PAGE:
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Bob Dylan 2001.04.20 in Kearney

Subject: Kearney Review
From: Scott Bauer
Date: 21 Apr 2001 06:43:49 -0700

    Safe inside the Tri-City Arena, a newly built hockey arena with
seating for 5,000, a hard rain began hitting the metal roof at showtime.
The machine-gun fire staccato of the rain continued as the lights
dropped at 7:40 p.m.

    Over the PA, Bethoven's 9th symphony raged on as the band assembled
on stage. The crowd jumped to its feet. Dylan shuffled on, wearing a
black suit and bolo tie, looking a little lost. The symphony continued.

    Then the all-familiar announcement, ``Ladies and gentlemen, please
welcome, Columbia recording artist -- BOB DYLAN!''

    The chords of ``Somebody Touched Me'' filled the air and the crowd
began rhytmically moving to the music.

    Dylan was in Kearney.
    Kearney is a college town of sorts smack dab in the middle of
Nebraska. Farm country. No one of any note has ever played a live
concert here.

    It was no surprise the local media was out in force, interviewing
people outside the arena and filling newspapers in the days leading up
to the show with less-than-accurate articles about the man on stage.

    Dylan was not as animated as he had appeared at his previous
Nebraska appearance in Omaha last year, but he was far from asleep at
the wheel. As the show progressed Dylan's aggressive stabbing of his
guitar at the audience, crouching so low until he's almost sitting on
stage, and the occasional smile, all made an appearance.

    After the opening number fans on the floor remained standing as
Dylan launched into a beautifully country-esque ``It's All Over Now Baby
Blue'' and the familiar ``Desolation Row.''

    Security was lax as folks unfortunate enough to be stuck in back
made their way up front. The fans were not aggressive; just enjoying the

    An early highlight of the set was ``Just Like a Woman,'' another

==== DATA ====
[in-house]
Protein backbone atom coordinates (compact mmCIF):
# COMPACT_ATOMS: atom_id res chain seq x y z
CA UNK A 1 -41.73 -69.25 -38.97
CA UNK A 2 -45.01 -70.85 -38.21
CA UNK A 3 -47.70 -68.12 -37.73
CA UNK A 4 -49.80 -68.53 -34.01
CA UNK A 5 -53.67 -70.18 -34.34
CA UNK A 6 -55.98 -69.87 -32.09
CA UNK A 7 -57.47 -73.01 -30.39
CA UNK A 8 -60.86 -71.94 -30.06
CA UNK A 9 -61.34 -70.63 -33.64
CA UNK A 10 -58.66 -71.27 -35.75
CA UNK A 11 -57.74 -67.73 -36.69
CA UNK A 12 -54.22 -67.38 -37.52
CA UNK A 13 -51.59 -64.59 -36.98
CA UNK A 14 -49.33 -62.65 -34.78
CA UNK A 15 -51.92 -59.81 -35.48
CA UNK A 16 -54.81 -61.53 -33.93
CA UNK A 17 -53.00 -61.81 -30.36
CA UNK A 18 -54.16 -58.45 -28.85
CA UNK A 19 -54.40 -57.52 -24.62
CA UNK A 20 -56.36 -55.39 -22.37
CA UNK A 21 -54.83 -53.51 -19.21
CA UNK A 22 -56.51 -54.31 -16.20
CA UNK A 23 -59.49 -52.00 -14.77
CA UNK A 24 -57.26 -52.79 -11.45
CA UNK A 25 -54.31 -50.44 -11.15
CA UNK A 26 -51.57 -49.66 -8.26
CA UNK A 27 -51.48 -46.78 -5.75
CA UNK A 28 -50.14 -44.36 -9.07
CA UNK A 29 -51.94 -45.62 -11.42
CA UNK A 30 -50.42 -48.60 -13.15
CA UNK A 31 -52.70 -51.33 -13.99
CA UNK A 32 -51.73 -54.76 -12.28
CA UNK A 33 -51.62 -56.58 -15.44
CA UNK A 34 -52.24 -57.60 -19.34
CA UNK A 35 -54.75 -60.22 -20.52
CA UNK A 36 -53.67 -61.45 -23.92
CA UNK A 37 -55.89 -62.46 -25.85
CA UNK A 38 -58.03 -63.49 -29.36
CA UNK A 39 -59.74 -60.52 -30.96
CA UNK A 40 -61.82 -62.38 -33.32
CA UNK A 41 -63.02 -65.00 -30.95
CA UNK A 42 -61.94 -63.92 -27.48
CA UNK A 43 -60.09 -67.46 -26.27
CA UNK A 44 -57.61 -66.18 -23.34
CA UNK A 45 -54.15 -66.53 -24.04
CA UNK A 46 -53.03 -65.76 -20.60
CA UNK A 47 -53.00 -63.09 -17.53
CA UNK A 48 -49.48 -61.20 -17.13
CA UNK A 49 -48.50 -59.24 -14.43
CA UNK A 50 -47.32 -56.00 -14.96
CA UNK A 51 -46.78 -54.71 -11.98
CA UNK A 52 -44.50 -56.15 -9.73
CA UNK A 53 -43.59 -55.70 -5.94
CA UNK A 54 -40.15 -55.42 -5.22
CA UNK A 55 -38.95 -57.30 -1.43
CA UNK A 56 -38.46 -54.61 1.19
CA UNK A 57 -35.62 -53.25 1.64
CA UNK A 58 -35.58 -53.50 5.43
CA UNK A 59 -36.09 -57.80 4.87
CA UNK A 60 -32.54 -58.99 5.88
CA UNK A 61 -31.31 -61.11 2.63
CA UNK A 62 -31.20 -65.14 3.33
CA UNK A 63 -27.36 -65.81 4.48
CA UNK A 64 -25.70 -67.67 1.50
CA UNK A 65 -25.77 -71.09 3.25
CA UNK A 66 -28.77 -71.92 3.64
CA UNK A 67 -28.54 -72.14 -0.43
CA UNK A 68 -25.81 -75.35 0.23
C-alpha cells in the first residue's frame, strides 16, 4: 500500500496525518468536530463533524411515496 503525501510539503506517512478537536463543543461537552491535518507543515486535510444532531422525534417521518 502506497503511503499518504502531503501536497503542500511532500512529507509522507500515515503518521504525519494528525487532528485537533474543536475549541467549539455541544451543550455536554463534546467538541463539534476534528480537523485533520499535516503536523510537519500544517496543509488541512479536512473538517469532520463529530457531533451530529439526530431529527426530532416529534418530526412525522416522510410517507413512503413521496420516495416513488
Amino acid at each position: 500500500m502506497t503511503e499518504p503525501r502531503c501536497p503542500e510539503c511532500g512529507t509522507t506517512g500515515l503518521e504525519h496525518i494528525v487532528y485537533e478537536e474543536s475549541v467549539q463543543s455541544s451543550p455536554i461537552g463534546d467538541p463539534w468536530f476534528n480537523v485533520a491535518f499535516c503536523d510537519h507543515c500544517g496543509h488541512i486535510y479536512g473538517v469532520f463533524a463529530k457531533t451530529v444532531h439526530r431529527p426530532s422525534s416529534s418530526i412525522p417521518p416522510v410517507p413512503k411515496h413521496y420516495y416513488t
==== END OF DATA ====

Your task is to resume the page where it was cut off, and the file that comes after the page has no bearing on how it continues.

familiar song made fresh by Dylan's rephrasing. The crowd responded in

    ``Things Have Changed'' appeared a bit rough and I would not be
surprised if it disappeared from the set list soon. Fresh from the Oscar
win, Dylan appeared to be bored with the tune and rushed it.

    The middle section of the concert lagged a bit with old familiar
tunes ``It Ain't Me Babe,'' ``Masters of War,'' ``Tangled Up in Blue''
and ``Memphis Blues'' treading little new territory.

    But it picked up again with ``The Wicked Messenger,'' one of those
songs that a couple years ago you never would have imagined hearing
live, especially in Kearney, Nebraska.

    After the obligatory stand and stare at the audience routine
following ``Leopard-skin Pillbox Hat,'' the band returned for the normal
run of encores. ``If Dogs Run Free'' made a welcome appearance as did a
thoroughly enjoyable ``Knockin' on Heaven's Door.'' Dylan again made the
song sound like it was the first time he had ever played it. Definitely
a highlight.

    Finally after a little more than two hours he wrapped it up with
``Rainy Day Women.''

    Considering the brief but intense tempest that hit at the beginning
of the show, the song was a fitting ending -- even if it has nothing to
do with weather.

    The crowd roared for more, but Dylan's bus was alread on the road
heading for another joint. In this case, Topeka.

    During our drive back to Lincoln (two hours to the east) we passed
the two buses carrying Dylan and his band mates. Now I can say that I
passed Dylan on Interstate 80.

    His entourgae turned south at York, Nebraska, where we happened to
be stopped at a gas station for refreshments. The buses did not stop.
After all, Dylan had a date with the good folks in Kansas before
returning to Nebraska for a Monday night show at the same arena he last
played in 1966 with the Band.

    Pershing Auditorium is still standing after all those years, just
like Dylan. I suspect he will rock the joint just like he did 35 years
ago, but this time the audience will have a better idea of what is

2001: February - March - April -